Beach renourishment going as planned - WTOC-TV: Savannah, Beaufort, SC, News, Weather & Sports

Beach renourishment going as planned

By Christy Hutchings - bio | email

TYBEE ISLAND, GA (WTOC) - it's not exactly beach season, but if you've been to Tybee Island lately you probably noticed some erosion. It's getting plenty of attention, but beach experts say it's exactly what they expected after last year's renourishment.

The drop off is about a foot and a half, our beach being washed away in the ocean. But those who live on Tybee will tell you that everything is normal.

"This is very much normal for this time of year," said Sandy Brewer, owner of Sandy's by the Shore on Tybee.

Brewer says there's nothing to fear, this drop off doesn't mean the beach renourishment the city completed last December isn't working. "It's working well," said Brewer. "I just hope they are getting prepared for the next time, which will be several years away."

Tybee will have to renourish the beach again, but that's no secret. The beach renourishment only lasts for about eight years, so they still have about another seven years before the city has to go through the process again.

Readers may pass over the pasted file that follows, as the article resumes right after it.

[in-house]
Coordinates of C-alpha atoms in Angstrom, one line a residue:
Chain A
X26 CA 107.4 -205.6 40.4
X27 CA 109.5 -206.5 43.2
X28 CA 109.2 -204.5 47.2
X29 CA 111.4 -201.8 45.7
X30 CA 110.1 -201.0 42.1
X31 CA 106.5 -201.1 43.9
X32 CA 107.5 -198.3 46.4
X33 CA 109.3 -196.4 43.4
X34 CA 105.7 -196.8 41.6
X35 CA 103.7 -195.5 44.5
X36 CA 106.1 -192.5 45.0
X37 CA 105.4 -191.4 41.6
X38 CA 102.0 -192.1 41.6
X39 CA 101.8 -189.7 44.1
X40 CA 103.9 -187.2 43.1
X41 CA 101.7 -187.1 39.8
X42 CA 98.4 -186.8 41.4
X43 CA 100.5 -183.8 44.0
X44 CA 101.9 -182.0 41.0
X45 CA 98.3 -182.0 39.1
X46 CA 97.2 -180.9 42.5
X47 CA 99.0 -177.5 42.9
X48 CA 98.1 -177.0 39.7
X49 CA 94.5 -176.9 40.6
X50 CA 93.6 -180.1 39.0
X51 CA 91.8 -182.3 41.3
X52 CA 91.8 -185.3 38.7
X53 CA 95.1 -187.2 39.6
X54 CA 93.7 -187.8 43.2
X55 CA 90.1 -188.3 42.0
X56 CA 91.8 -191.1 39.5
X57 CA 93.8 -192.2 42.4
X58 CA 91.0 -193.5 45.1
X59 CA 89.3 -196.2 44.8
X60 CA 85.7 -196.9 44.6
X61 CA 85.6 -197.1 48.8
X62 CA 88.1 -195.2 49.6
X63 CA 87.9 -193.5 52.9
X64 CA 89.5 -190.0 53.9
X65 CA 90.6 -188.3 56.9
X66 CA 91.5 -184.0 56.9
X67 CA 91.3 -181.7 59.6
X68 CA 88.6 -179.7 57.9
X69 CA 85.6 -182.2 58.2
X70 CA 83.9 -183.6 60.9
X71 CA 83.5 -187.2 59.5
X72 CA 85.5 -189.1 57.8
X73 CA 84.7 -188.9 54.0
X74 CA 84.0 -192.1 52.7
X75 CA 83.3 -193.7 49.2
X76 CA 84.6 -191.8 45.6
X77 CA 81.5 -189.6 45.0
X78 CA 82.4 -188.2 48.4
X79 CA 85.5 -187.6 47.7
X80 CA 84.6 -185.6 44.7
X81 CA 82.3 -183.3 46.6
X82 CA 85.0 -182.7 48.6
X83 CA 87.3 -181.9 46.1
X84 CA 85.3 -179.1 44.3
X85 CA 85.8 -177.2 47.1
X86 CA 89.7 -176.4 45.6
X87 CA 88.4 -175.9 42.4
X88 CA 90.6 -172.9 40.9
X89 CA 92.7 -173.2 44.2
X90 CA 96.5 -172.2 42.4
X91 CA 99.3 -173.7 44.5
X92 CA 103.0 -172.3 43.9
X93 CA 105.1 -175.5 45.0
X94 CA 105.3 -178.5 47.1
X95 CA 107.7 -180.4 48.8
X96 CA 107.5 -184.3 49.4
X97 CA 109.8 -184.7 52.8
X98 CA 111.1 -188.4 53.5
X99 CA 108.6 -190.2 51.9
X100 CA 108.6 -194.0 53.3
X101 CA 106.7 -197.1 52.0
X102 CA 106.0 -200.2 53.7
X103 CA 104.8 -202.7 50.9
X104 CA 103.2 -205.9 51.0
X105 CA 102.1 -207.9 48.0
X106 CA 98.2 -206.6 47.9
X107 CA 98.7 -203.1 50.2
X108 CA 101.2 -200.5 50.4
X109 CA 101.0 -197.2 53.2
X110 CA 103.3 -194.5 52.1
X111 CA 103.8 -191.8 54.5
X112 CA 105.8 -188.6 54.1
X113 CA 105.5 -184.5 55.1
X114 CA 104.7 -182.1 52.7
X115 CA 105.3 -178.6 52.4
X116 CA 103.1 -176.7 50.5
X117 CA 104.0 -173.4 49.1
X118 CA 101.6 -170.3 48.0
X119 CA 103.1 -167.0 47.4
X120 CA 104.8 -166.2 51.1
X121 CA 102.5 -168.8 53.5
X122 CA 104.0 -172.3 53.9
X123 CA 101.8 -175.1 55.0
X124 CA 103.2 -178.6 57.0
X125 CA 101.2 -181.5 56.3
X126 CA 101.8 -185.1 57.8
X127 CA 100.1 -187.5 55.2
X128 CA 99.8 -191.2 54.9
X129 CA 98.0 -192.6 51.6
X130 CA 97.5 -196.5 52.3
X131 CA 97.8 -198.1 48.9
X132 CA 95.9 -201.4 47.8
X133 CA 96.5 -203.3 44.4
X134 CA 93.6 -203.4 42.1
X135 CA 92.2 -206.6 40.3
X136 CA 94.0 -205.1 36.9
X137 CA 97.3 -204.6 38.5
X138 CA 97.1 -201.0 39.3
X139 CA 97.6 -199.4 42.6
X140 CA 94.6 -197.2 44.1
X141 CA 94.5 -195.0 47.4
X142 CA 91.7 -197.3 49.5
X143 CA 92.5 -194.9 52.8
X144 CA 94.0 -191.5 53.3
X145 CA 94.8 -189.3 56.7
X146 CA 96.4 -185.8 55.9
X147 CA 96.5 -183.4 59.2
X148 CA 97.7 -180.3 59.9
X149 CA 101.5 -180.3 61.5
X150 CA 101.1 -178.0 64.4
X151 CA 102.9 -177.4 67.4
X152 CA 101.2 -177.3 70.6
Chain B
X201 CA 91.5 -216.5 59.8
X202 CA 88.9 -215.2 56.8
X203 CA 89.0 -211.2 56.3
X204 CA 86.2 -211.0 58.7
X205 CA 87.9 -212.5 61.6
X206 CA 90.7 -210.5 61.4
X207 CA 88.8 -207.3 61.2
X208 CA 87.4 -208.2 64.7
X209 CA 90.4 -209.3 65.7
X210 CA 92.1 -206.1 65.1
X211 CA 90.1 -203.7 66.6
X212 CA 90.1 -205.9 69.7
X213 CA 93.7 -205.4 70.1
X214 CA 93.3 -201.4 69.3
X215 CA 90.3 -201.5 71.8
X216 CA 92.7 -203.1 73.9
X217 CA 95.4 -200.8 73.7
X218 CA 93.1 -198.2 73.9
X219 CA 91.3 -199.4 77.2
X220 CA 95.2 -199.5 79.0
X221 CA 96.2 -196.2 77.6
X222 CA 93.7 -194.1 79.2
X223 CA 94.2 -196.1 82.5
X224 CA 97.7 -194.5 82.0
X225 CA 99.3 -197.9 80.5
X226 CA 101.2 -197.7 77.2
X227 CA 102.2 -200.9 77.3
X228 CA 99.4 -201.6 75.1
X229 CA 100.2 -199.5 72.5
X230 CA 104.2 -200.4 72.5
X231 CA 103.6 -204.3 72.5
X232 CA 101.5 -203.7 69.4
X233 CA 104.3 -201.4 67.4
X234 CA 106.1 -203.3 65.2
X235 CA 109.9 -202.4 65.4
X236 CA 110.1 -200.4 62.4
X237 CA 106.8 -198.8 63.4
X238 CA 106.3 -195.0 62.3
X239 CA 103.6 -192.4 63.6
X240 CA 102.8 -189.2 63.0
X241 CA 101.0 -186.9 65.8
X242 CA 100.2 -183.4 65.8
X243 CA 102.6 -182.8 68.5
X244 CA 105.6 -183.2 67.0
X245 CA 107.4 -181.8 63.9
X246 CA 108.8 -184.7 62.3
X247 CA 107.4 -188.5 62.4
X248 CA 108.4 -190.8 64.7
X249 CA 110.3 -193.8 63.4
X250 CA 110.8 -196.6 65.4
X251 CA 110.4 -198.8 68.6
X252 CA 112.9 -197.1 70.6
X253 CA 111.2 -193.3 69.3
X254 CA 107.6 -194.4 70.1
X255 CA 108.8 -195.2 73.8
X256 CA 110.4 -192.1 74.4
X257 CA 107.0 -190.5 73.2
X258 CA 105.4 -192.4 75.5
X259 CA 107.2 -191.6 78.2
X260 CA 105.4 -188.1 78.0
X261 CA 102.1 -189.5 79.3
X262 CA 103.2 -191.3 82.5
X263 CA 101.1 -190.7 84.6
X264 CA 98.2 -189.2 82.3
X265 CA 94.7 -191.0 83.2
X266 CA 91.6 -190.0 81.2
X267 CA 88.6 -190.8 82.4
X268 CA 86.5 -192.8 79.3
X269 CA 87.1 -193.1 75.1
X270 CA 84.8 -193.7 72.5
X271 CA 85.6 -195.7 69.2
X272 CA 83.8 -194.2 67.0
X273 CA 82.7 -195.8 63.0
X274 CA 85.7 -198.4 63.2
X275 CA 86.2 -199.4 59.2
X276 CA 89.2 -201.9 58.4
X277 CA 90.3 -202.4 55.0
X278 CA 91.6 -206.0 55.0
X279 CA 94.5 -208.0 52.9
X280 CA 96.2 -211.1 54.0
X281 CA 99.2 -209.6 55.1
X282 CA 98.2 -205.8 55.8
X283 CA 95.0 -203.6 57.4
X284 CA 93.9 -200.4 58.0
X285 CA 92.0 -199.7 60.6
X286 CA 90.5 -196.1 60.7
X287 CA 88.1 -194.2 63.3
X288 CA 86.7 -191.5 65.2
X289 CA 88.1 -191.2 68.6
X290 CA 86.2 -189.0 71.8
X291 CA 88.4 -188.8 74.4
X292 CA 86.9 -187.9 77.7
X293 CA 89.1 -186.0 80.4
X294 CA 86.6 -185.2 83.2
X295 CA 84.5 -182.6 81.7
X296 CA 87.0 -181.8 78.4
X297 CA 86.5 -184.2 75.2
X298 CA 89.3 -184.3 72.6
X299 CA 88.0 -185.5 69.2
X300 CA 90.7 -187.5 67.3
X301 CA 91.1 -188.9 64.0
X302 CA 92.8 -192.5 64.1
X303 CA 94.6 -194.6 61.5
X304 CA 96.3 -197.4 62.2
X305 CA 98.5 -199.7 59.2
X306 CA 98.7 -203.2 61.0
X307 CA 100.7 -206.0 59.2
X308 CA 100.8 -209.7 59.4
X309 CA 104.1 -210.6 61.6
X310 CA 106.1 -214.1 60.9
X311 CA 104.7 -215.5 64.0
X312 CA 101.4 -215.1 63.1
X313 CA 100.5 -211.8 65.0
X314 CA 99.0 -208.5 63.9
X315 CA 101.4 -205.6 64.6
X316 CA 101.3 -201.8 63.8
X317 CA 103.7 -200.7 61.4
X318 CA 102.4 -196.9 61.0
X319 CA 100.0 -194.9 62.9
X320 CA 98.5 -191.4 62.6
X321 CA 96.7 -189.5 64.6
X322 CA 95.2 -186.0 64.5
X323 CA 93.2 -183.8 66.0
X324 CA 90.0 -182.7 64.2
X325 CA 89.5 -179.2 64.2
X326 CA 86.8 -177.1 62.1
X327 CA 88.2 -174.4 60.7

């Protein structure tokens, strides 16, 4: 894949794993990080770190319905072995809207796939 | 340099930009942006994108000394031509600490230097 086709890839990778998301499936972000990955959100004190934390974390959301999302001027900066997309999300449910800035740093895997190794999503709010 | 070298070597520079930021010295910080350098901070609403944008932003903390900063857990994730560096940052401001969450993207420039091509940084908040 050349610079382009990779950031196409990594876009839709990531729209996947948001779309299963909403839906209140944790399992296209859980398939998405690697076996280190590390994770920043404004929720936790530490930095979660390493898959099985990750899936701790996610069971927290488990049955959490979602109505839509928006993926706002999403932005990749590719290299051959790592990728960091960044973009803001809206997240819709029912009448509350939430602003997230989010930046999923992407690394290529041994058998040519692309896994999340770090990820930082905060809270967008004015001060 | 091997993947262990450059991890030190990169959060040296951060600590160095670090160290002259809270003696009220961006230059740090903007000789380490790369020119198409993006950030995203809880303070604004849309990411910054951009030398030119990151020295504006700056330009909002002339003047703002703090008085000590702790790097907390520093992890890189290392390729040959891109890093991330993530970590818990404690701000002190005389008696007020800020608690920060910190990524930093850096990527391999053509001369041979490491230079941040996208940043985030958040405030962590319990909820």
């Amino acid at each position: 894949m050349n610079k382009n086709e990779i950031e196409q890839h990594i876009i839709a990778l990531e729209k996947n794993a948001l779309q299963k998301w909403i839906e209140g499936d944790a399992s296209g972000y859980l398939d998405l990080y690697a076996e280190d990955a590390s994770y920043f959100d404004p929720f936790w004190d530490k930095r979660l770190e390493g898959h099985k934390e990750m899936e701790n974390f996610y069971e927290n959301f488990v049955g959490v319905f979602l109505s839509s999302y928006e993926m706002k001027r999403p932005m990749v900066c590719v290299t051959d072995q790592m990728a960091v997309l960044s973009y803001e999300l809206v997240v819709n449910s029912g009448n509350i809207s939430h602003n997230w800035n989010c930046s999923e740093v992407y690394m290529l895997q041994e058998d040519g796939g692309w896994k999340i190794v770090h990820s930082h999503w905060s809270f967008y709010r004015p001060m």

Clark Alexander, a professor at the Skidaway Institute of Oceanography said, "The reason the sand is eroding is because there's enough energy to move it away. If you pump new sand on the beach it's going to start eroding away, and basically you are just re-setting the erosion clock every time you renourish it."  

Alexander checked out the beach last week, and doesn't see any problems. He says if Tybee wants to continue having beaches people want to come and visit, then they will have to keep re nourishing the beach because mother-nature can't undo what man has done.

"Unfortunately because we need to move large ships in and out of our harbor we've dug a very deep channel, and that channel intercepts that sand, and so that sand is being trapped during the annual maintenance of the dredging," said Alexander.

So the sand that would be coming from Hilton Head is getting trapped, leaving Tybee to fend for itself.

WTOC also spoke with the Army Corp of Engineers who agree the erosion on Tybee is nothing surprising. They say it's eroding at the speed they thought it would. They don't foresee any problems.

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